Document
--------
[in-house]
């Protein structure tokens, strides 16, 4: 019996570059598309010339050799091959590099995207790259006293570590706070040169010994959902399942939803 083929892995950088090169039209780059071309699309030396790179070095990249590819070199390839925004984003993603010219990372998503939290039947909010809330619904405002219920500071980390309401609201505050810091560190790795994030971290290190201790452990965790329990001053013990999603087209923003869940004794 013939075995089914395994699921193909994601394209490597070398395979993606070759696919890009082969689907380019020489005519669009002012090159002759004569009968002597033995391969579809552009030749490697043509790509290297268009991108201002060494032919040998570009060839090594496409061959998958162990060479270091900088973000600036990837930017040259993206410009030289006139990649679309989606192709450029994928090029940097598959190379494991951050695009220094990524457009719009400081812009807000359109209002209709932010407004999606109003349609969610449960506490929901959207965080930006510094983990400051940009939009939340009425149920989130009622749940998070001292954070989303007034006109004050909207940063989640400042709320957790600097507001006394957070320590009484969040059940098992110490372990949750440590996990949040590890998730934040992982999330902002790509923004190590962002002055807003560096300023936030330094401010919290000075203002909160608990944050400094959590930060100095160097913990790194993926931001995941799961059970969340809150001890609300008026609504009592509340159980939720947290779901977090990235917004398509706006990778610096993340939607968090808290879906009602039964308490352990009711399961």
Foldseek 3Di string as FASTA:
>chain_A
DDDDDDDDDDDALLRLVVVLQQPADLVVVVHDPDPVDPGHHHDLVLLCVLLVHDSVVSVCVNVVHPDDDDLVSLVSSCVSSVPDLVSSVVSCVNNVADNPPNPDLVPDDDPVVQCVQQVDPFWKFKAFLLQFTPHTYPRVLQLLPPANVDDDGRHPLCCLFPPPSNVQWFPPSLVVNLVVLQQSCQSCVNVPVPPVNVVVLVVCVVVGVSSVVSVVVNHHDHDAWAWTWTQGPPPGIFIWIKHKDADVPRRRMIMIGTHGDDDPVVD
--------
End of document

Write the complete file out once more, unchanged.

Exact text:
[in-house]
């Protein structure tokens, strides 16, 4: 019996570059598309010339050799091959590099995207790259006293570590706070040169010994959902399942939803 083929892995950088090169039209780059071309699309030396790179070095990249590819070199390839925004984003993603010219990372998503939290039947909010809330619904405002219920500071980390309401609201505050810091560190790795994030971290290190201790452990965790329990001053013990999603087209923003869940004794 013939075995089914395994699921193909994601394209490597070398395979993606070759696919890009082969689907380019020489005519669009002012090159002759004569009968002597033995391969579809552009030749490697043509790509290297268009991108201002060494032919040998570009060839090594496409061959998958162990060479270091900088973000600036990837930017040259993206410009030289006139990649679309989606192709450029994928090029940097598959190379494991951050695009220094990524457009719009400081812009807000359109209002209709932010407004999606109003349609969610449960506490929901959207965080930006510094983990400051940009939009939340009425149920989130009622749940998070001292954070989303007034006109004050909207940063989640400042709320957790600097507001006394957070320590009484969040059940098992110490372990949750440590996990949040590890998730934040992982999330902002790509923004190590962002002055807003560096300023936030330094401010919290000075203002909160608990944050400094959590930060100095160097913990790194993926931001995941799961059970969340809150001890609300008026609504009592509340159980939720947290779901977090990235917004398509706006990778610096993340939607968090808290879906009602039964308490352990009711399961």
Foldseek 3Di string as FASTA:
>chain_A
DDDDDDDDDDDALLRLVVVLQQPADLVVVVHDPDPVDPGHHHDLVLLCVLLVHDSVVSVCVNVVHPDDDDLVSLVSSCVSSVPDLVSSVVSCVNNVADNPPNPDLVPDDDPVVQCVQQVDPFWKFKAFLLQFTPHTYPRVLQLLPPANVDDDGRHPLCCLFPPPSNVQWFPPSLVVNLVVLQQSCQSCVNVPVPPVNVVVLVVCVVVGVSSVVSVVVNHHDHDAWAWTWTQGPPPGIFIWIKHKDADVPRRRMIMIGTHGDDDPVVD